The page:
'Rite' is loaded with howling, complex and harsh but immersive songs that will slap you in the face, kick you in the nutsack and drag you over musical cobblestones. It will confuse you, maybe even hurt you. But it will all be worth it. This album is a testament of despair, much more so than most post-punk/noise rock album. Of course I will recommend this to all noise rock fans out there, this just might become your soundtrack for 2017.
stoner rock / noise rock / psychedelic
Is that a light bulb shoved up someone's private parts? Did Greek stoner rockers Arrakis invent a way to "enlighten" a newborn or are they just a bunch of sadists? Maybe it's just photoshop and did nobody get hurt during the design process, I certainly hope so. But let's not divagate about the cover art, because the first track on this album will probably hurt you enough already, and with that I'm talking about your neck muscles.
Take Karma To Burn, Monkey 3 and My Sleeping Karma, throw them into a blender with Melvins and Buzzov•en and out comes opener 'Plexus', one of the heaviest and most energetic pieces of psychedelic stoner rock you can imagine. The rest of the album seems to tone down a little but but Arrakis never lose their trance-inducing dynamics. 'Electricon', the track, will have you on a trip through space in no time.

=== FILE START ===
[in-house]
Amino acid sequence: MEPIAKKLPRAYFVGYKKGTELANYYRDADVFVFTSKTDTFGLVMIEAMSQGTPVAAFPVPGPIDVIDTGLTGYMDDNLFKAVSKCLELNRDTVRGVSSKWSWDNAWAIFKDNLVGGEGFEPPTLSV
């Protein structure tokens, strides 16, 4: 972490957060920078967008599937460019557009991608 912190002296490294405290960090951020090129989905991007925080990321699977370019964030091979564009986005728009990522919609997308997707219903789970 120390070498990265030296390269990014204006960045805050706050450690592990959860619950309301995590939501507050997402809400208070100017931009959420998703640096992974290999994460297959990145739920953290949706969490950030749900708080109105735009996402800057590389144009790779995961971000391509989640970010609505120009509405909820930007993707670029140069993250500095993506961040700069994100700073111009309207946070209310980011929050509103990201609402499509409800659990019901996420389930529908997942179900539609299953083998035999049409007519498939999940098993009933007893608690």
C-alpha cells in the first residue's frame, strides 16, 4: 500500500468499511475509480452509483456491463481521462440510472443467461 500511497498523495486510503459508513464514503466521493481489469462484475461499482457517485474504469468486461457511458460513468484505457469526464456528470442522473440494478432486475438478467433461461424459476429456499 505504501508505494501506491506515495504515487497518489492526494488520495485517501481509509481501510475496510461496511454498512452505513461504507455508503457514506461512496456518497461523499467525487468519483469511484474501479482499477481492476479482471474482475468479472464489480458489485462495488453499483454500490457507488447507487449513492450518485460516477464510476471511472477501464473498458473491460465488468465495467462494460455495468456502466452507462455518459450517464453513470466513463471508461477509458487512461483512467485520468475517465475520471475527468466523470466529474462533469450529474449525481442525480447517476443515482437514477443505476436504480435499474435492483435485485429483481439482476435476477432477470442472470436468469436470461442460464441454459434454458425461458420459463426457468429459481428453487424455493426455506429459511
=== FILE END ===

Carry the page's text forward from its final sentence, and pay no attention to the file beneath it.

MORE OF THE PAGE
Although there are only five tracks, all instrumental by the way, this album carries plenty of fingerlicking riffs, hypnotic jams and high-octane drums. 'Loot' is a massive sludge-induced piece of music, designed to pierce your eardrums, so be warned. I'll leave the other two tracks up to you, dear reader. You'll be amamzed at the amount of energy coming from this Greek trio. Stoner rock to bang your head to in space, what else could you want?
Blushing - Tether
shoegaze / dreampop
88 Mile Trip - Blame Canada
The Empire Line - Syndicat de la Couture
electronic / ambient
Movement Of Static - Novelty Seekers
Cowards - Still
black metal / hardcore
Dead Neanderthals - Dolphin
heavy jazz / noise rock
The Stone Cox - Blackboard
Death Metal Pope - Harvest
Ben Blutzukker - Analog Blood
A Cunning Man - Practical Applications Of Theurgy
power metal / heavy metal
Beneath A Godless Sky - Beneath A Godless Sky
hardcore / progressive
Elusion - Desert Of Enticement
symphonic meal / gothic meal
Rumah - A View To The Sea
American Anymen + Lise - Oui
alternative / singer-songwriter
The Vomiting Dinosaurs - Exoplanets
death metal / thrash metal
Mök - Kamikaze Slug
black metal / crust punk
Malacoda - Ritual Aeterna